Halo orbit determination in the mission analysis of the Hevelius-Lunar Microsatellite Mission

Ceriotti, M. , Colombo, C., Scari, E. and Vasile, M. (2005) Halo orbit determination in the mission analysis of the Hevelius-Lunar Microsatellite Mission. In: 56th International Astronautical Congress, Fukuoka, Japan, 17-21 Oct 2005, (doi: 10.2514/6.IAC-05-C1.1.08)

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Publisher's URL: http://arc.aiaa.org/doi/book/10.2514/MIAF05


After more than 40 years, the Moon has become an object of interest again. It is a scientific and strategic objective, a test-bed for the newest technologies, and it can be a launch pad towards Mars and other celestial bodies. However, the present technology and economical resources are deeply different from the ones available at the time of the first human missions. The recent trend is to design low-cost space missions. This introduces stringent requirements on mass and propellant, and so demands for a minimisation of the delta-Vs. In order to meet these requirements, a multilander mission to the dark side of the Moon, called Hevelius, has been recently studied during an university course at Politecnico di Milano. Three landers, with miniaturized payloads, are supervised by a data relay microsatellite (100 kg class) and are transported by a carrier from a LEO to the surface of the Moon, on which they perform a semi-hard landing. Moreover, the carrier has to map the lunar gravitational field and the landing site. The Hevelius Mission Analysis subsystem focused on the restricted three-body dynamics of the Earth-Moon system. Since the relay satellite must continuously see the dark side of the Moon, a operative Halo orbit around the second Lagrangian point has been chosen. Low-cost transfers to the Halo, for the relay satellite, and to a low-altitude lunar orbit, for the carrier, are needed. Studies on the invariant manifolds of the three-body problem (Howell et al.) brought a method to find first-guess solutions for the design of low-cost transfers. The need to optimize the transfer cost led to the use of several non-linear optimization algorithms, like genetics and Sub-Quadratic Programming (SQP). For the relay satellite, three different ways have been followed to determine the optimal Halo orbit, including a first order linearization (that led to a Lissajous orbit) and a third order Legendre polynomial expansion of gravitational field. This led to have three different families of Halos, which have been optimized, in order to guarantee the minimum maintaining cost. Perturbations have been considered. Then, a trade off between three candidate Halos has been made; the best compromise between manoeuvres required to maintain a periodic motion, requirements derived from the telecommunication subsystem, slew angles and manoeuvres required to point the Earth and the Moon, and eclipses has been investigated. Transfer orbit to the Halo has been made by backward integration, starting from different points and perturbing the state vectors in the direction of the unstable backward eigenvectors of the linearised problem. This procedure leads to the identification of the stable manifolds of the orbit. Only manifolds that transit near L1 have been considered. The trajectory has been optimized minimizing the sum of delta-Vs with a genetic algorithm at first and then with a SQP method. The results of this study are totally consistent with high-level requirements and with the modern trend of investing in small and cost-reduced missions. This paper focuses on Hevelius mission analysis, and in particular on the techniques used for the determination and the optimization of the Halo orbits, starting from a survey of different studies in this field. A deep investigation of the choice of the best target Halo orbit and relative manifolds for the mission - involving the trade off among various choices - is described in detail in the following.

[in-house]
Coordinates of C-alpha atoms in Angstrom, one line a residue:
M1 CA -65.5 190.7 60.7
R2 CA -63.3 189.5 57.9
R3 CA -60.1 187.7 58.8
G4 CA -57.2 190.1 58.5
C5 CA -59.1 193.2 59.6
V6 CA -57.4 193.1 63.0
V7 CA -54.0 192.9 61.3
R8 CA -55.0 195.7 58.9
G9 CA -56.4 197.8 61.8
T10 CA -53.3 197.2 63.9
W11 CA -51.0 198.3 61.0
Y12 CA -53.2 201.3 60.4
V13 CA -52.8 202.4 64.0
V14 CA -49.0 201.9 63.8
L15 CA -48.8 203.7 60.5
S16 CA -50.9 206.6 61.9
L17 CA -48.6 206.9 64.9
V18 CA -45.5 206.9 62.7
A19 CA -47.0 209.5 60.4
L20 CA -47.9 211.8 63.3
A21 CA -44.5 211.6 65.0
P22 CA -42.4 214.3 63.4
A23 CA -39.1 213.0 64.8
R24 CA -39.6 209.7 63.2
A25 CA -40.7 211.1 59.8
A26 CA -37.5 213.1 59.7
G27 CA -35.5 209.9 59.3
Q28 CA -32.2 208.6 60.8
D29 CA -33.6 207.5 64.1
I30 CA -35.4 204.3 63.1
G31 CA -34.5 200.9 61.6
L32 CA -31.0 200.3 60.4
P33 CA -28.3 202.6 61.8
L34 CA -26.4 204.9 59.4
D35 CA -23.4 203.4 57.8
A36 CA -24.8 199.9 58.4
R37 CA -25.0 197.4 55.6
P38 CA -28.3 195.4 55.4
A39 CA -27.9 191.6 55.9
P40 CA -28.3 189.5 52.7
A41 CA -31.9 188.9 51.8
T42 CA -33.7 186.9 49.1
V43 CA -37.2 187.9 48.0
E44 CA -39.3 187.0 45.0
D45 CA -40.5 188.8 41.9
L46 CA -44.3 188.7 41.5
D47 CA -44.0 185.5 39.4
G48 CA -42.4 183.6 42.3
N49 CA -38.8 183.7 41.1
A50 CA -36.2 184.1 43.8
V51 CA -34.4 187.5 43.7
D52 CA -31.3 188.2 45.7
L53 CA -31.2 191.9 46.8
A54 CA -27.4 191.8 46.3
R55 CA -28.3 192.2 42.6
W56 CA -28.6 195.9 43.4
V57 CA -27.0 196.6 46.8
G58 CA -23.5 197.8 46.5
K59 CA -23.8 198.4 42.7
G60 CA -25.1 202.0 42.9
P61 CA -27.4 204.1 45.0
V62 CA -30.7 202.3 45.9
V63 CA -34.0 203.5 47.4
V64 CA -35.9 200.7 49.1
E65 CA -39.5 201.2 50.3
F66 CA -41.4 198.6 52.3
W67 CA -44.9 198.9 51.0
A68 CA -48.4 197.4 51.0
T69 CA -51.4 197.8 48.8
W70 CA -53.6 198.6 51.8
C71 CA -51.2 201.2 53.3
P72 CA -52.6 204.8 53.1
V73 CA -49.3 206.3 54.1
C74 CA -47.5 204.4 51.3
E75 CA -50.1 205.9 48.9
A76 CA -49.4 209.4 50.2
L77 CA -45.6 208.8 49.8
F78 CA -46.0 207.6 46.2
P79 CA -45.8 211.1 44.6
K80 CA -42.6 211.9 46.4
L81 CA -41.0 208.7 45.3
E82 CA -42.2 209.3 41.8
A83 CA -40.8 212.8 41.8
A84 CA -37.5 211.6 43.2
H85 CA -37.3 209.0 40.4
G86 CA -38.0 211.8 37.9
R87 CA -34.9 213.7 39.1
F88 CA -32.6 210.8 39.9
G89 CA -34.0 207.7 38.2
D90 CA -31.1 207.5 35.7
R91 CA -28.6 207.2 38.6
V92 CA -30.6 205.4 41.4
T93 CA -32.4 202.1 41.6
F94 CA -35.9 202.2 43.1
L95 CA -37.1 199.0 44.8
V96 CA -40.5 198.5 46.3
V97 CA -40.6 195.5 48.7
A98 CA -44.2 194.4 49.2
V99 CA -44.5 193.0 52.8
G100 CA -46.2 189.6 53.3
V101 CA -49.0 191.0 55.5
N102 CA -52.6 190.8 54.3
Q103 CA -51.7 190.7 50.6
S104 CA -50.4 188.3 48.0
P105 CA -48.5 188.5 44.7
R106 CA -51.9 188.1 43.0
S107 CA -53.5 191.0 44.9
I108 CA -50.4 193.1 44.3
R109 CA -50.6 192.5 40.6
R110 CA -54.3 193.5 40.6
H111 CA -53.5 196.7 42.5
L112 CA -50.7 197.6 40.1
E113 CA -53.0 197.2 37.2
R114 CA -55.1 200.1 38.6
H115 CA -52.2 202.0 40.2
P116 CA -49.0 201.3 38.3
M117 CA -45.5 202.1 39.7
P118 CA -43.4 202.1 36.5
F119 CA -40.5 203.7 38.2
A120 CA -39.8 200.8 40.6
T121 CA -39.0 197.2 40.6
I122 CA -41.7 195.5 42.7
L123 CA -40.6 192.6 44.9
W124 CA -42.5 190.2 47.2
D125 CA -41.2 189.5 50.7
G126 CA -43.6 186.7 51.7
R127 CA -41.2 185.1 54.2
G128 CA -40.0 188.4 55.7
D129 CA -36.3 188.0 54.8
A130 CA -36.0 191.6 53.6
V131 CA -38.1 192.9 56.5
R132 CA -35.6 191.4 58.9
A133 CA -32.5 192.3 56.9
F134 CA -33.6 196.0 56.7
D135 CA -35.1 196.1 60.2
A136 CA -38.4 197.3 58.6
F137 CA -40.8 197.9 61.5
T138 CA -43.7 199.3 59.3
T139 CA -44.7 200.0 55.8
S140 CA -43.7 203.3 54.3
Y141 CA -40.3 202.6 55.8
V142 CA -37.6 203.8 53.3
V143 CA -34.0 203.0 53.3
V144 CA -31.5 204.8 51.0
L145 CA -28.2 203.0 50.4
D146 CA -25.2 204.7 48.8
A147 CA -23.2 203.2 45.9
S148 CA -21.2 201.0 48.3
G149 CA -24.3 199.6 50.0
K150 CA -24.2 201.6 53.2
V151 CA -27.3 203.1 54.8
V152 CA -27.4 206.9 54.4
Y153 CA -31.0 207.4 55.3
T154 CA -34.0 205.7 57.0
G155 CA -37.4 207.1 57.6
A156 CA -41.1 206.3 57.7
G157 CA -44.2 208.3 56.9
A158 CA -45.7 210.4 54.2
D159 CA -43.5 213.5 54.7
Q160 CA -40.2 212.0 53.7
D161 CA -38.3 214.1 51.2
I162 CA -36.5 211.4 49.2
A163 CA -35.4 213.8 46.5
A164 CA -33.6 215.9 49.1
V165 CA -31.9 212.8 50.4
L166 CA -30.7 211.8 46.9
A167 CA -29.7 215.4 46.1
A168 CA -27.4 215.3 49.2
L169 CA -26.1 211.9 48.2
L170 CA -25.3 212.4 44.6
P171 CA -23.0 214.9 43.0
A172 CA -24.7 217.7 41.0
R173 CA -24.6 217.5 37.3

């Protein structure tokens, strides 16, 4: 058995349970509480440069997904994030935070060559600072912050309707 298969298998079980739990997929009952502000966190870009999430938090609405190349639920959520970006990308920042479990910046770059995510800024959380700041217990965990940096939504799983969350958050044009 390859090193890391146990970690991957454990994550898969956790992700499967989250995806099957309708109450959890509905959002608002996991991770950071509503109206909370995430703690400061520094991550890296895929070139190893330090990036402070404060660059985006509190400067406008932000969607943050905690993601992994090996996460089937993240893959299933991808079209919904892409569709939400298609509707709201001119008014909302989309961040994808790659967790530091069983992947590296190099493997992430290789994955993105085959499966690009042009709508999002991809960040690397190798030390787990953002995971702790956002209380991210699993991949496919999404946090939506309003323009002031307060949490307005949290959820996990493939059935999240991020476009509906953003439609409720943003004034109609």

Item Type:Conference Proceedings
Keywords:Mission Analysis, Orbit
Glasgow Author(s) Enlighten ID:Ceriotti, Dr Matteo and Vasile, Dr Massimiliano
Authors: Ceriotti, M., Colombo, C., Scari, E., and Vasile, M.
College/School:College of Science and Engineering > School of Engineering > Systems Power and Energy

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